both the consuls with the whole strength of Rome were devoting their energies more and more to the Etruscan war, fresh armies were raised in Samnium for the purpose of ravaging the territories which belonged to the feudatories of Rome. They passed through the Vescini into the country round Capua and Falernum and secured immense spoil.
Volumnius was returning to Samnium by forced marches, for the extended command of Fabius and Decius had almost expired, when he heard of the devastations which the Samnites were committing in Campania. He at once diverted his route in that direction to protect our allies.
When he was in the neighhourhood of Cales he saw for himself the fresh traces of the destruction that had been wrought, and the inhabitants informed him that the enemy were carrying off so much plunder that they could hardly keep any proper formation on the march.
In fact their generals had openly given out that they dared not expose an army so heavily laden to the chances of battle, and they must at once return to Samnium and leave their plunder there, after which they would return for a fresh raid.
However true all this might be, Volumnius thought he ought to get further information, and accordingly he despatched some cavalry to pick up any stragglers they might find among the raiders.
On questioning them he learnt that the enemy were halted at the river Volturnus, and were going to move forward at the third watch and take the road to Samnium.
Satisfied with this information he marched on and fixed his camp at such a distance from the enemy that while it was not close enough for his arrival to be detected it was sufficiently near to allow of his surprising them while they were leaving their camp.
Some time before daylight he approached their camp and sent some men familiar with the Oscan language to find out what was going on. Mingling with the enemy, an easy matter in the confusion of a nocturnal departure, they found that the standards had already gone with only a few to defend them, the booty and those who were to escort it were just leaving, the army as a whole were incapable of any military evolution, for each was looking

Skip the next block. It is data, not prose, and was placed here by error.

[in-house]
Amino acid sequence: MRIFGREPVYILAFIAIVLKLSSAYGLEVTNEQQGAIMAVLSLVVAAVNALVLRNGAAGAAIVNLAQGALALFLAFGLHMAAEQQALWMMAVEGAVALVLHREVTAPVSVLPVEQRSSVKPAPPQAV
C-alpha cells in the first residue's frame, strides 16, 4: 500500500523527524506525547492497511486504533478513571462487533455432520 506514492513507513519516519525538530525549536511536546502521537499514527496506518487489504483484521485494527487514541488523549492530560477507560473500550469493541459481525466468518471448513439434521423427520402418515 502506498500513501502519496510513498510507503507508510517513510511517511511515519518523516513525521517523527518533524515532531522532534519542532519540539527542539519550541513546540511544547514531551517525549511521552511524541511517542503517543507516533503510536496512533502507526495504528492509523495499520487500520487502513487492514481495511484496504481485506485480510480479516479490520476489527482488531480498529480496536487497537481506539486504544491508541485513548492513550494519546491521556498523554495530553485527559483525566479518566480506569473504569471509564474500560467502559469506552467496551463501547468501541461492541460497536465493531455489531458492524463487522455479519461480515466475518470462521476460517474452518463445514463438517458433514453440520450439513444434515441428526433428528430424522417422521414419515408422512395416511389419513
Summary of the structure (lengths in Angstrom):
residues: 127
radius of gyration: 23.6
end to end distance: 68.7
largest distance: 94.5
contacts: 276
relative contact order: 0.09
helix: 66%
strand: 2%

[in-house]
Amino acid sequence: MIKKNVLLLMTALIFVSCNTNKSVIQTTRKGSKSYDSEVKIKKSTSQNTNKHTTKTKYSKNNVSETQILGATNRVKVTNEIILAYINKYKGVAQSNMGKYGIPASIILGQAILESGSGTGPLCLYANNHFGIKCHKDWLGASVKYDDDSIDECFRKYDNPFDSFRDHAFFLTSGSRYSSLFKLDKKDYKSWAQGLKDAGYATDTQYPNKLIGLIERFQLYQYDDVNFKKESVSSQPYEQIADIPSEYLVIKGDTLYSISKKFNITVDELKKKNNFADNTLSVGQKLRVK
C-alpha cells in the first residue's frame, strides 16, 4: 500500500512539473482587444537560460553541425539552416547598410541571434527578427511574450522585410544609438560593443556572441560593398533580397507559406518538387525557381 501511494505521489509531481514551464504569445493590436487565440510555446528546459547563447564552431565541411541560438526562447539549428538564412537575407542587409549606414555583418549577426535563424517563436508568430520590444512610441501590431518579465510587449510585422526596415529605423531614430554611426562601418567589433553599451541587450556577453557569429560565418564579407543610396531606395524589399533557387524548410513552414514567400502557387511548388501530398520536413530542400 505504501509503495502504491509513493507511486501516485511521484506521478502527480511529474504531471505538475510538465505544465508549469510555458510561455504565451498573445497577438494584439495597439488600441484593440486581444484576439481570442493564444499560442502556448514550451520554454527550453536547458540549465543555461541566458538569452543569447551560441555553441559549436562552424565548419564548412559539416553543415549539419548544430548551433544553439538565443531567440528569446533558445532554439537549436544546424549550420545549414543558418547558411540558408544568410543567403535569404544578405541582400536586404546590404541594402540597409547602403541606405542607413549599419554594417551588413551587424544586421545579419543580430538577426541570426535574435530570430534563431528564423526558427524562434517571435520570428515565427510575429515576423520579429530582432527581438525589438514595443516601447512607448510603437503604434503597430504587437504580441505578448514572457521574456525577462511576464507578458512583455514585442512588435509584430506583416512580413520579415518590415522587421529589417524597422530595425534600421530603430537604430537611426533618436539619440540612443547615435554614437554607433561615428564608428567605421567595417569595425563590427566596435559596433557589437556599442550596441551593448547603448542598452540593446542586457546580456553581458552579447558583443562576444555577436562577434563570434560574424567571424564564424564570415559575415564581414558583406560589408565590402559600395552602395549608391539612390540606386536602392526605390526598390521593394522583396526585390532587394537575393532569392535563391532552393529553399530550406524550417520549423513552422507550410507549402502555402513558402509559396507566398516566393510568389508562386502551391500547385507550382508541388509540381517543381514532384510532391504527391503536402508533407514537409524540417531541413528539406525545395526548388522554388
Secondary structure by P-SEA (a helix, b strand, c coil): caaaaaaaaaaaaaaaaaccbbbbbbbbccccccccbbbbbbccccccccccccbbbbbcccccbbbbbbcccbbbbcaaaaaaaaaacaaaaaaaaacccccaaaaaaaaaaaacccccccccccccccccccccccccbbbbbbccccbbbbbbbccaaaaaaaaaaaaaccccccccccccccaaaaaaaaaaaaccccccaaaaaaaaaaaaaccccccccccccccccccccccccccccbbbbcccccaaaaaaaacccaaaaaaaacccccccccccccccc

after his own affairs, without any mutually arranged plan of action or any definite orders from their commander.
This seemed the moment for delivering his attack, and daylight was approaching, so he ordered the advance to be sounded and attacked the enemy's column. The Samnites were encumbered with their booty, only a few were in fighting trim; some hurried on and drove before them the animals they had seized, others halted, undecided whether to go on or retreat to the camp; in the midst of their hesitation they were surrounded and cut off.
The Romans had now got over the rampart, and the camp became a scene of wild disorder and carnage. The confusion created in the Samnite column by the swiftness of the attack was increased by the sudden outbreak of their prisoners.
Some after releasing themselves broke the fetters of those round them, others snatched the weapons which were fastened up with the baggage and created in the centre of the column a tumult more appalling even than the battle which was going on.
Then they achieved a most extraordinary feat. Statius Minacius, the general commanding, was riding up and down the ranks encouraging his men, when the prisoners attacked him, and after dispersing his escort, hurried him off, whilst still in the saddle, as a prisoner to the Roman consul.
The noise and the tumult recalled the cohorts who were at the head of the column, and the battle was resumed, but only for a short time, as a long resistance was impossible.
As many as 6ooo men were killed, there were 2500 prisoners, amongst them four military tribunes, thirty standards were taken, and, what gave the victors more pleasure than anything else, 7400 captives were rescued and the immense booty which had been taken from the allies recovered. Public notice was given inviting the owners to identify and recover what belonged to them.
Everything for which no owner appeared on the appointed day was given to the soldiers, but they were obliged to sell it all that nothing might distract their thoughts from their military duties.